three shift registers 10, 11 and 12 with series input and output. Each of these registers has one and the same number n of cells, with n=m*k. These registers may be capable of being subdivided, for example into registers of n/2 cells and into registers of k bits for the registers 10 and 12;
multiplexers 13, 14 and 15 are placed respectively before the registers 10, 11 and 12. Multiplexers will also be placed before the subdivisions if these exist;
three registers 16, 17 and 18 each comprising k cells. The registers 16, 17 and 18 are registers with parallel outputs and series inputs;
two multiplication circuits 19 and 20 each comprising a series input, a parallel input and a series output. The parallel input of the multiplication circuit 19 is connected to the output of the register 16 by means of a storage flipflop circuit 21 with k cells. The parallel input of the multiplication circuit 20 is connected to one of the outputs of the registers 17 or 18, by means of a storage flipflop circuit 22 with k cells. This flipflop circuit 22 is itself connected to one of the outputs of the registers 17 and 18 by means of a multiplexer with two parallel inputs and one parallel output;
multiplexers 24, 25, 37, 26, 36 and 38;
a demultiplexer 39;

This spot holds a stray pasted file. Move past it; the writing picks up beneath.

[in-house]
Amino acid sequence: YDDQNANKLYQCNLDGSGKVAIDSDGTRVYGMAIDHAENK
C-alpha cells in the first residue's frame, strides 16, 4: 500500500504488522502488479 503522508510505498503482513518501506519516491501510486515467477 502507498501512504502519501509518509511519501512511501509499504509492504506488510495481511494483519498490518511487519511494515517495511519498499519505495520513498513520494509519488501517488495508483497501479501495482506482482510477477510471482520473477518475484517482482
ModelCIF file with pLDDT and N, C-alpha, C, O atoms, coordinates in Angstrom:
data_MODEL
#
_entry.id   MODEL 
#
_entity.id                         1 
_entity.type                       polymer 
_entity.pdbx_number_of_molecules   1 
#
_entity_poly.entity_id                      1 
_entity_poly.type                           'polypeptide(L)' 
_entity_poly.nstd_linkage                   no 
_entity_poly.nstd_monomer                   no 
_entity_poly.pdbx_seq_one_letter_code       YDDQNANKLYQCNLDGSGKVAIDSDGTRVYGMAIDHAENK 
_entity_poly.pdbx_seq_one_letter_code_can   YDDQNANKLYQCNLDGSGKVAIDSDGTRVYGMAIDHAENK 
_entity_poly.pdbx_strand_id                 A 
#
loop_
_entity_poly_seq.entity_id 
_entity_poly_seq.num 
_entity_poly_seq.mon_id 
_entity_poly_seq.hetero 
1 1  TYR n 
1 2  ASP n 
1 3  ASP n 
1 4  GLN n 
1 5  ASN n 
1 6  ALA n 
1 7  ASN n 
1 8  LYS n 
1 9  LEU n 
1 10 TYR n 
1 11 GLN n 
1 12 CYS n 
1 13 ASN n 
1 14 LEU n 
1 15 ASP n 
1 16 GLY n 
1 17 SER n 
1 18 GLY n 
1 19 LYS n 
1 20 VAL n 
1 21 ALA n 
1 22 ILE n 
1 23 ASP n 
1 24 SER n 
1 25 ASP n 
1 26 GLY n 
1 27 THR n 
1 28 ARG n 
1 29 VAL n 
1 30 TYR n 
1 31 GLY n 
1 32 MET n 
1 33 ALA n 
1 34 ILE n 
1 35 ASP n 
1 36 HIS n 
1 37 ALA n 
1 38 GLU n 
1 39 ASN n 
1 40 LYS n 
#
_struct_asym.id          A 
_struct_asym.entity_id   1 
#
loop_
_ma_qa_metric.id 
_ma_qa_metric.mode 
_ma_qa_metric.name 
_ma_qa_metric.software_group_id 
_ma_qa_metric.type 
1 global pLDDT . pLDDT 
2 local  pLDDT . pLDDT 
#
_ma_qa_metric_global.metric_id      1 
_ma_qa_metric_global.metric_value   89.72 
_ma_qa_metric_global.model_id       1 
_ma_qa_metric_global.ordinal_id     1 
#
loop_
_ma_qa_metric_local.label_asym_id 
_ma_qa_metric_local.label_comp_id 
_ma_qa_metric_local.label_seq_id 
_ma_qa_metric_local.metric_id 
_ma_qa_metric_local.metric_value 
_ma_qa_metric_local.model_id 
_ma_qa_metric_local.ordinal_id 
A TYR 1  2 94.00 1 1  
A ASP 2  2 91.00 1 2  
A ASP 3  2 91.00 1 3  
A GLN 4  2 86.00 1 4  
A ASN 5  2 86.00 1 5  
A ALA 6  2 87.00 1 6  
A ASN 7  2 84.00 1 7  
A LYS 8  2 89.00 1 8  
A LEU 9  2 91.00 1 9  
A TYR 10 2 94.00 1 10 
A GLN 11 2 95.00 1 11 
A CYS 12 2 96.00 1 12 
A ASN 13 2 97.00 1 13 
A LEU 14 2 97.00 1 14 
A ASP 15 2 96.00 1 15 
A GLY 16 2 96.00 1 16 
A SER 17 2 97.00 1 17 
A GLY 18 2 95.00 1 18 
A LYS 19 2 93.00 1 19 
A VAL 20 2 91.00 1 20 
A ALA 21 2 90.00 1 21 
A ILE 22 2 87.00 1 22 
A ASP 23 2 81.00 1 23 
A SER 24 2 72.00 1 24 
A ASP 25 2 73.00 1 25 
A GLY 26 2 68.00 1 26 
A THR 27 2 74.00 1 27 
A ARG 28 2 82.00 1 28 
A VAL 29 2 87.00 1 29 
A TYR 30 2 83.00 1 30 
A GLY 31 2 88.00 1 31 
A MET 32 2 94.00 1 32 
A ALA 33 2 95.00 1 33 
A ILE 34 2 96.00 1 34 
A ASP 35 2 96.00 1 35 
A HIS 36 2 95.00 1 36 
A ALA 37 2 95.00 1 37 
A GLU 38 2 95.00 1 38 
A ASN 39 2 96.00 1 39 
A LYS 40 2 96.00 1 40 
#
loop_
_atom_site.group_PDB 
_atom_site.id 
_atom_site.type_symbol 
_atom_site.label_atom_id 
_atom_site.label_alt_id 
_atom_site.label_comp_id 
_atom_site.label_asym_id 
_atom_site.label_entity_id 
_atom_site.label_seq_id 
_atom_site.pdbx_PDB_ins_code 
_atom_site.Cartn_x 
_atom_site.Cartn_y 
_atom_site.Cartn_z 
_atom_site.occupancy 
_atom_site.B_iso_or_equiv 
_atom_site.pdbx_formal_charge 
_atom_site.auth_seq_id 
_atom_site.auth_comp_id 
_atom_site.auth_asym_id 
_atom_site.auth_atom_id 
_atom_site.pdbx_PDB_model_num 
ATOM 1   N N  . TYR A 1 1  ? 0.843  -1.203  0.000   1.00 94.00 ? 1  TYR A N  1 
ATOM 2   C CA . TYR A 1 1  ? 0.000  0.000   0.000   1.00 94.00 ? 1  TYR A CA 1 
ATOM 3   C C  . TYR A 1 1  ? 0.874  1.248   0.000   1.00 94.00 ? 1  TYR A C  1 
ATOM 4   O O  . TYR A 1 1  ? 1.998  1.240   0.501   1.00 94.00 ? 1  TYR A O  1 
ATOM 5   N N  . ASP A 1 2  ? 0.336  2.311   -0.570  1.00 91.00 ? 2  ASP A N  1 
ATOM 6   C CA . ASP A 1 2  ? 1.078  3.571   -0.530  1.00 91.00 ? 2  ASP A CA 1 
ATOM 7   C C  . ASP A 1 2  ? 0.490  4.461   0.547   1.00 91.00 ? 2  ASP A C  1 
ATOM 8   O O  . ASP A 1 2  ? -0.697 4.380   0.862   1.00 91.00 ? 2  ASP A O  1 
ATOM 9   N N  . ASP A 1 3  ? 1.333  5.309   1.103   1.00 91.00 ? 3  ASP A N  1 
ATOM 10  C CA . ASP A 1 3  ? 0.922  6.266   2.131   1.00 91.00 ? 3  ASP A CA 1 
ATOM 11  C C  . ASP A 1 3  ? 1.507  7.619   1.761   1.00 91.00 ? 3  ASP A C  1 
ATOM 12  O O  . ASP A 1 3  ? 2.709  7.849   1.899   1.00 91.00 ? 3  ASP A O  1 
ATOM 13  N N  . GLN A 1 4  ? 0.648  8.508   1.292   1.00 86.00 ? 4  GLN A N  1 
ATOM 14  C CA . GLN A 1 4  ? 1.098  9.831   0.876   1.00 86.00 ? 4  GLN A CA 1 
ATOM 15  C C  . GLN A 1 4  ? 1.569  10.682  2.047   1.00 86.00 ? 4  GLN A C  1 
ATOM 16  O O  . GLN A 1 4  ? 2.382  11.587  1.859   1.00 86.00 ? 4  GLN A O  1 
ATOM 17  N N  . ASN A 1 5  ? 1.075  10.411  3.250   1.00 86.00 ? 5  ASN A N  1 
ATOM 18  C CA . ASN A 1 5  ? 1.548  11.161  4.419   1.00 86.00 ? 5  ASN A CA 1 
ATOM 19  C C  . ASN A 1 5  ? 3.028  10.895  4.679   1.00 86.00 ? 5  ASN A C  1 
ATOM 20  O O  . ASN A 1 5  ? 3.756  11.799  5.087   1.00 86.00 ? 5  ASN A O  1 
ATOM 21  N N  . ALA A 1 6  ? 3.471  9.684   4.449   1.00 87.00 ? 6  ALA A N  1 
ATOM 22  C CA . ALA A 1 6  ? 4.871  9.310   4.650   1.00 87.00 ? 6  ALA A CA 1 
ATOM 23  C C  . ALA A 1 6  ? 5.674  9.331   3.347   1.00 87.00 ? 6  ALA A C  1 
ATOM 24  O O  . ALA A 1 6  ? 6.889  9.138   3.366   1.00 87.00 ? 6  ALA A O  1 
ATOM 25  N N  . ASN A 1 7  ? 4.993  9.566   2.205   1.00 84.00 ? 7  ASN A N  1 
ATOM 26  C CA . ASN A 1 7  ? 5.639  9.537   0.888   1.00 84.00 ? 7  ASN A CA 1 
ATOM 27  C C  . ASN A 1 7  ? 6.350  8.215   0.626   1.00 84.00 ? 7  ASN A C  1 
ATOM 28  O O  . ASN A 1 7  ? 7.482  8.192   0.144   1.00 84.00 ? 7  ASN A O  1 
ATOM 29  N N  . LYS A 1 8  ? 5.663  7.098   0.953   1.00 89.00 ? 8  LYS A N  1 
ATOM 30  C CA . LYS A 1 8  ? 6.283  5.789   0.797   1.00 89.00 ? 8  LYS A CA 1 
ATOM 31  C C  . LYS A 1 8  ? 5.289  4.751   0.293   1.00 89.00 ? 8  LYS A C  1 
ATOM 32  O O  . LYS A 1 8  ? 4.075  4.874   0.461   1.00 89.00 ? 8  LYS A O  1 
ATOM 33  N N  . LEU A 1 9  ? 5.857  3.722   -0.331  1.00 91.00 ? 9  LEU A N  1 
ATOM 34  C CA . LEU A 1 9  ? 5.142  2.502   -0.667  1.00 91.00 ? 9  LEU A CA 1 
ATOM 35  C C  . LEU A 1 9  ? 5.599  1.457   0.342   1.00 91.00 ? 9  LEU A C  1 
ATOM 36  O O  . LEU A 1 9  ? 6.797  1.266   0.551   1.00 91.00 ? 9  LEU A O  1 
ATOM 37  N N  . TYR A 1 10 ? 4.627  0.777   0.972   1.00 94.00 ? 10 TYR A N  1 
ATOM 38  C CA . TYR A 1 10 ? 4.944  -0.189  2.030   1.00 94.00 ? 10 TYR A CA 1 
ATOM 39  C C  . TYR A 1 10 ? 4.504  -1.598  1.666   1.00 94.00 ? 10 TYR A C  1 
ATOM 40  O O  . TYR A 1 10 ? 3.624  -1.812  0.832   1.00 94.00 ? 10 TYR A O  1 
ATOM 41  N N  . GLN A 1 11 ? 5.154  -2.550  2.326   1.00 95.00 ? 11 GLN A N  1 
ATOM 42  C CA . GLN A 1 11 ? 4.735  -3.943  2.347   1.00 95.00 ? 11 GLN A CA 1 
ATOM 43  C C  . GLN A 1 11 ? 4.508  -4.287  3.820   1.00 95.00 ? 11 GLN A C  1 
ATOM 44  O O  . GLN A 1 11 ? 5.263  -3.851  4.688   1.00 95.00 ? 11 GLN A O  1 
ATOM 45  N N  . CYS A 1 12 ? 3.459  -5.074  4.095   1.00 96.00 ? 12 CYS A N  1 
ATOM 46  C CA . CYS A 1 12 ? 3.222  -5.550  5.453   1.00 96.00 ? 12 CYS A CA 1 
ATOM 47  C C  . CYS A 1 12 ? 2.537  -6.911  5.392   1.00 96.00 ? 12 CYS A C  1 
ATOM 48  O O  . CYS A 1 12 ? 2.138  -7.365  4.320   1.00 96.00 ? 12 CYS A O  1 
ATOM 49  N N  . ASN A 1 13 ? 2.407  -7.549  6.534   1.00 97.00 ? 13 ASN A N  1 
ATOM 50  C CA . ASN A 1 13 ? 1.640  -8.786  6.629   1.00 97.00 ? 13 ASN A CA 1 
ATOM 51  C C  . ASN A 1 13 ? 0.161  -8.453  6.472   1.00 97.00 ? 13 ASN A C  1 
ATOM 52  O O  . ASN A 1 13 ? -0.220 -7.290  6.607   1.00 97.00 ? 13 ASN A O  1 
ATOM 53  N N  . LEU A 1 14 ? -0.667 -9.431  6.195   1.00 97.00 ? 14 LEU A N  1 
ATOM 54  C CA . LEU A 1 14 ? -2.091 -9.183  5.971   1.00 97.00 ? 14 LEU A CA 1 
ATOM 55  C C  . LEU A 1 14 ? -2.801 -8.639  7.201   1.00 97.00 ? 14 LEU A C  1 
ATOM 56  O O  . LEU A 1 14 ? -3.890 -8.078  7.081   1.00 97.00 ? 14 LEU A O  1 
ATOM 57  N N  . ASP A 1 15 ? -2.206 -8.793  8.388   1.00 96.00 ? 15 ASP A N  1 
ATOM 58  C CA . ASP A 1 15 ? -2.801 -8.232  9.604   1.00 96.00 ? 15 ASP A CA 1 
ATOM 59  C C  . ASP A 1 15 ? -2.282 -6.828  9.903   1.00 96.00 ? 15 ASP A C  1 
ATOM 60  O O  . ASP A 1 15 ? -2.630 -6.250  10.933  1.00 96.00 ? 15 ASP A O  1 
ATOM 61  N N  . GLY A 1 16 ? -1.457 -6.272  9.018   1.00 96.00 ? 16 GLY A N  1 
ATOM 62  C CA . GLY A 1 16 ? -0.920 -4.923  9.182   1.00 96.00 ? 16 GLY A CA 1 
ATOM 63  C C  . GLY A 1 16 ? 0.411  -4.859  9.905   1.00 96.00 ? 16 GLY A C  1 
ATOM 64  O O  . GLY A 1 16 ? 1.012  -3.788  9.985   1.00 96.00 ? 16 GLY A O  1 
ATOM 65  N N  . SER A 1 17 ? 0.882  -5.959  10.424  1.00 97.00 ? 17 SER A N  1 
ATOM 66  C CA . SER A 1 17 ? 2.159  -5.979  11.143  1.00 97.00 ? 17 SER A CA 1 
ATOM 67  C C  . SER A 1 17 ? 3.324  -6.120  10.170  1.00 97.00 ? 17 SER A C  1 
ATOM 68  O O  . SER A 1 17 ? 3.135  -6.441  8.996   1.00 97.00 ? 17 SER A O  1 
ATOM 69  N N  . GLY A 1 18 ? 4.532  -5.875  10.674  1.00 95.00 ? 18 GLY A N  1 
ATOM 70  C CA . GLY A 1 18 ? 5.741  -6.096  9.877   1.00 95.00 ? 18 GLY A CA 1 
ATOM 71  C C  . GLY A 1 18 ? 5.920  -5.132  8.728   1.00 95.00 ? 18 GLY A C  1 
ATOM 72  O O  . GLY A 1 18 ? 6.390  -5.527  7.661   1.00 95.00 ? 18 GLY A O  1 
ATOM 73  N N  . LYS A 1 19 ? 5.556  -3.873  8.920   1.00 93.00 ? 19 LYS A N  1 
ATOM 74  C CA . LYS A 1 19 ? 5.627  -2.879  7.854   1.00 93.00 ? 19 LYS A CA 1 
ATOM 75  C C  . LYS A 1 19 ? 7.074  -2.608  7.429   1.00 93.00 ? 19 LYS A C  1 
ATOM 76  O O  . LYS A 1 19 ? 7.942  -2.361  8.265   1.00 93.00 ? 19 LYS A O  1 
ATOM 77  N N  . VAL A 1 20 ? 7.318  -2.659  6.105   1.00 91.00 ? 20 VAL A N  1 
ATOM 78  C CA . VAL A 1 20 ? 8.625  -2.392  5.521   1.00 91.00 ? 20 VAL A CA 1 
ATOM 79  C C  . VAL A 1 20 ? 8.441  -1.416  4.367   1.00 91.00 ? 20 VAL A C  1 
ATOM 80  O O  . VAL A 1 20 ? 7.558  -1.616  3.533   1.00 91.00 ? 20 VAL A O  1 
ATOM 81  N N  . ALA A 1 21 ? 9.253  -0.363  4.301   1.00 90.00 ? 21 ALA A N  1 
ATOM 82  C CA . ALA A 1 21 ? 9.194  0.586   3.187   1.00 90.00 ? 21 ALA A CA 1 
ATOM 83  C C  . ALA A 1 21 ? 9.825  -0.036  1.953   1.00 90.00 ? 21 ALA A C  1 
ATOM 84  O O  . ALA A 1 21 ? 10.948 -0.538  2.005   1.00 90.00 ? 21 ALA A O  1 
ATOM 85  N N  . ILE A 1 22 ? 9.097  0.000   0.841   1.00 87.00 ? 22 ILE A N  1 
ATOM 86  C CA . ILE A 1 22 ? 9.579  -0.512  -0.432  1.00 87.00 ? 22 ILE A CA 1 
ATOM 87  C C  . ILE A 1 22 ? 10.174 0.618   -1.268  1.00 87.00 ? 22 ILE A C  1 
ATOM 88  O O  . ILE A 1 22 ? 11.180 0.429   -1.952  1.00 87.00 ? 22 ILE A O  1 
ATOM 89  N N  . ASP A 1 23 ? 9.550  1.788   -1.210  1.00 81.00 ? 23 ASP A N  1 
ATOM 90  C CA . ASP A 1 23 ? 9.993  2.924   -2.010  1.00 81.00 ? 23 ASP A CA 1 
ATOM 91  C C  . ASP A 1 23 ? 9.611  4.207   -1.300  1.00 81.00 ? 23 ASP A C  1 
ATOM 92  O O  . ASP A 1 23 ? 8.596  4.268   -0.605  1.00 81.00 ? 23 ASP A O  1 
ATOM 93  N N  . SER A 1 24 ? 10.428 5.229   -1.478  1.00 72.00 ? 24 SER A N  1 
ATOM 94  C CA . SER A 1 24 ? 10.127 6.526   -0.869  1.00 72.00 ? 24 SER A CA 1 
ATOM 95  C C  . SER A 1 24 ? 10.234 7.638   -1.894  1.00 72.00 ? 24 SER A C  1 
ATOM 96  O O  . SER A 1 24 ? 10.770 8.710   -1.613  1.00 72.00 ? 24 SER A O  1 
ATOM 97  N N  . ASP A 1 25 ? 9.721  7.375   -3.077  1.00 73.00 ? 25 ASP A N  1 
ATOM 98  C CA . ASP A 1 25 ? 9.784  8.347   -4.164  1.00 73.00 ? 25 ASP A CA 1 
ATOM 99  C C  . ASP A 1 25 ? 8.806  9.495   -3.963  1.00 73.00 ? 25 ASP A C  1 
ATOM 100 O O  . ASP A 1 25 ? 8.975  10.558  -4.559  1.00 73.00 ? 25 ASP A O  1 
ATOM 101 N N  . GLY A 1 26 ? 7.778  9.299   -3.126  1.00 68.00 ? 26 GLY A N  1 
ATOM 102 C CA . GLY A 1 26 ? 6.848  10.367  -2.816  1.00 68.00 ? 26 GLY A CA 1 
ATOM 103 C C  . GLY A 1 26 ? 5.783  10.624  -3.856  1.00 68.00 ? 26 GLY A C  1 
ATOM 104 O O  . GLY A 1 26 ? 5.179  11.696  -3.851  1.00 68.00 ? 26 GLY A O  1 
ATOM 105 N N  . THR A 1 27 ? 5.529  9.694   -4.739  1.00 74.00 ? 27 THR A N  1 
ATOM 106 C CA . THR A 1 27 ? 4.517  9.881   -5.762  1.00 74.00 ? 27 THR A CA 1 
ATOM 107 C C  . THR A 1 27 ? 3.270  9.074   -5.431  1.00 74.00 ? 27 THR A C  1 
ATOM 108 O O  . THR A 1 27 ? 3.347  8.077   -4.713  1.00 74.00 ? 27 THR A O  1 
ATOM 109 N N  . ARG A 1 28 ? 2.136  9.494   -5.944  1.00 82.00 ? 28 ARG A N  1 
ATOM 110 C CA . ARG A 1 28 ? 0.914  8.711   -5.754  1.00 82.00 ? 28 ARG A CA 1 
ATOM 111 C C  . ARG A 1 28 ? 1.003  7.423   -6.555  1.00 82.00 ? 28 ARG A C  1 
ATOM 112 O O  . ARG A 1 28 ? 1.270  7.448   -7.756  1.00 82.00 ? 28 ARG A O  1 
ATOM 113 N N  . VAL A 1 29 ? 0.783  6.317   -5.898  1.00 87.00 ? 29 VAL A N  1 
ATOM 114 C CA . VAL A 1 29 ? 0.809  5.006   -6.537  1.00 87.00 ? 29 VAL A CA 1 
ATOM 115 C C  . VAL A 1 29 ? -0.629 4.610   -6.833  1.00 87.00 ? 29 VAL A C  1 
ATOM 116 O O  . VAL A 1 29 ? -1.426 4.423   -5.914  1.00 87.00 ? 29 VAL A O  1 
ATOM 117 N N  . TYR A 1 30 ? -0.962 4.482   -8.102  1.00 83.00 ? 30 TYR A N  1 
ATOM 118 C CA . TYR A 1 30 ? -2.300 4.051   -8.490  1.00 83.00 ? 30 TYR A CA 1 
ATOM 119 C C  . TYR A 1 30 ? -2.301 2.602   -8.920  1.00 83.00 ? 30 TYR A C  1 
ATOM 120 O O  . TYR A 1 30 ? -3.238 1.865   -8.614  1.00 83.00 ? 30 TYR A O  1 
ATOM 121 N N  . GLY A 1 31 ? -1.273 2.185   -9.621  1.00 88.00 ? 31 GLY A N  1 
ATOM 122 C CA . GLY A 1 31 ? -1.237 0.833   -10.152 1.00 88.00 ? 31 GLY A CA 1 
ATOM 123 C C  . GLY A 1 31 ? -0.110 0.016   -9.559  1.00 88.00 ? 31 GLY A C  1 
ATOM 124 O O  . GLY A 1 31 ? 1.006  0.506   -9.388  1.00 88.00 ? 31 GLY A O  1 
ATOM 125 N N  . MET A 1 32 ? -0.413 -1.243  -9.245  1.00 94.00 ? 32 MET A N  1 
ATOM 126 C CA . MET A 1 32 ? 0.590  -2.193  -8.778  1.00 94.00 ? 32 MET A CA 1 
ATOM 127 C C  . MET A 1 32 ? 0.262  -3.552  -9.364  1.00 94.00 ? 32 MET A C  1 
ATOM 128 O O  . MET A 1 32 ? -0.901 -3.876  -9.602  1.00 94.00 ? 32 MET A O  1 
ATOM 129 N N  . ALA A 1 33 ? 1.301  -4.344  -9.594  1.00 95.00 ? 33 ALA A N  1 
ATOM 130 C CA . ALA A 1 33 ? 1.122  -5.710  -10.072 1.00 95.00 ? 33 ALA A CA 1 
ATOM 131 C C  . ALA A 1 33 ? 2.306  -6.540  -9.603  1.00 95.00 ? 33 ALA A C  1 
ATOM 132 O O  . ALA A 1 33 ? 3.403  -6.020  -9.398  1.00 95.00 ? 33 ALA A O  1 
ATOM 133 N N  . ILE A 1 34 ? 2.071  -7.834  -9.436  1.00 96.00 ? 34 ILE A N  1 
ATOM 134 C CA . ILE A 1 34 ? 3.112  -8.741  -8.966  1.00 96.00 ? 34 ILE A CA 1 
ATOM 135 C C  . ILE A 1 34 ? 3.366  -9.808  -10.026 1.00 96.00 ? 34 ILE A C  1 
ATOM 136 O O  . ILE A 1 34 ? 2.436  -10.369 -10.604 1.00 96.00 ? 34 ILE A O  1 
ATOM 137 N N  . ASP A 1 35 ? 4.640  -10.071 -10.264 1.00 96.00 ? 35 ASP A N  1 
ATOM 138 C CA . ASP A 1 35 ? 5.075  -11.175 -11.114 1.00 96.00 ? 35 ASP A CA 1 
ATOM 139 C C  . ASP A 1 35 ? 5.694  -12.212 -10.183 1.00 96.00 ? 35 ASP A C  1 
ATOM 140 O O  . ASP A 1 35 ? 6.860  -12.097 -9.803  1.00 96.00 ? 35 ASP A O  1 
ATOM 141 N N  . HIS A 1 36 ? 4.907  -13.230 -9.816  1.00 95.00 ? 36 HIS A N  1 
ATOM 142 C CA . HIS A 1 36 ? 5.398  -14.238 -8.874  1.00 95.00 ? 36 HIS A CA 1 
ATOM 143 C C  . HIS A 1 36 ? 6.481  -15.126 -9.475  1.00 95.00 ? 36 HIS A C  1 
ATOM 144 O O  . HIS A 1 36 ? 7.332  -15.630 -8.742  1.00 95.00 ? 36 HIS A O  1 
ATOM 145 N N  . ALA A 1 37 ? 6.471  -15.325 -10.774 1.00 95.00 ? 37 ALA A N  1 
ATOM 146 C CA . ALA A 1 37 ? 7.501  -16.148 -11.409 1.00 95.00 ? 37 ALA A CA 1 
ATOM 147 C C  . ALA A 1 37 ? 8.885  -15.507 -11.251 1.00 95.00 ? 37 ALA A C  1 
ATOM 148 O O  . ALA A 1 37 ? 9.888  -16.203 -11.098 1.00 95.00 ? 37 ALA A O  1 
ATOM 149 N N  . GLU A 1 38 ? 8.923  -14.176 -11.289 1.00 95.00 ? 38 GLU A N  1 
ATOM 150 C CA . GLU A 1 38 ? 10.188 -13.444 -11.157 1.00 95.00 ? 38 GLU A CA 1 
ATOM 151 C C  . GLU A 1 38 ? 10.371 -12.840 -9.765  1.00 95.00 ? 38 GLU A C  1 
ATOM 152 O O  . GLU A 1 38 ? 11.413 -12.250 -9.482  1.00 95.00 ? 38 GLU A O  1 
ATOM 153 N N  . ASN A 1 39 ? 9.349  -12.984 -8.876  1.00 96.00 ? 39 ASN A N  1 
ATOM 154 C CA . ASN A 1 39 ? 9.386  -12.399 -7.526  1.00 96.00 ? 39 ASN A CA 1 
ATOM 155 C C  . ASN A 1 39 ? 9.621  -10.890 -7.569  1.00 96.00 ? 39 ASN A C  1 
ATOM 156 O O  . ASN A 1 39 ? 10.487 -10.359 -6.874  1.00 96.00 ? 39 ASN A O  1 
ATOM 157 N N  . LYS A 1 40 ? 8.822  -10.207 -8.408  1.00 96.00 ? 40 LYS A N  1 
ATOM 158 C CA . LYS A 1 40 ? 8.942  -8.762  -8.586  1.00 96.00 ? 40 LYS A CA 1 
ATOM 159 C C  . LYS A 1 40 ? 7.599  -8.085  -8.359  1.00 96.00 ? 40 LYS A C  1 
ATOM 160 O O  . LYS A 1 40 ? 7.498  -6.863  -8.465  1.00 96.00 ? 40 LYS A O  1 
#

series subtraction circuits 27, 28 and 29;
series addition circuits 30 and 31;
delay circuits 32, 33 and 34 to delay the propagation of binary data elements by k cycle periods;
a circuit 35 for the storage of comparison results.
For greater detail, reference may be made to the document D1 and especially to FIG. 3 of this document and to the extracts from the description pertaining thereto: page 15, line 54 to page 16, line 13, and page 17, line 50 to page 18, line 55.
The invention consists of the addition of a division circuit to this coprocessor 1. However, so as not to increase the size of this coprocessor excessively, the division circuit has elements already present in this coprocessor. Thus, the division circuit shown in FIG. 2 has:
four nbit shift registers 10, 11, 12 and 40, in the present exemplary embodiment, each having one input and one series output,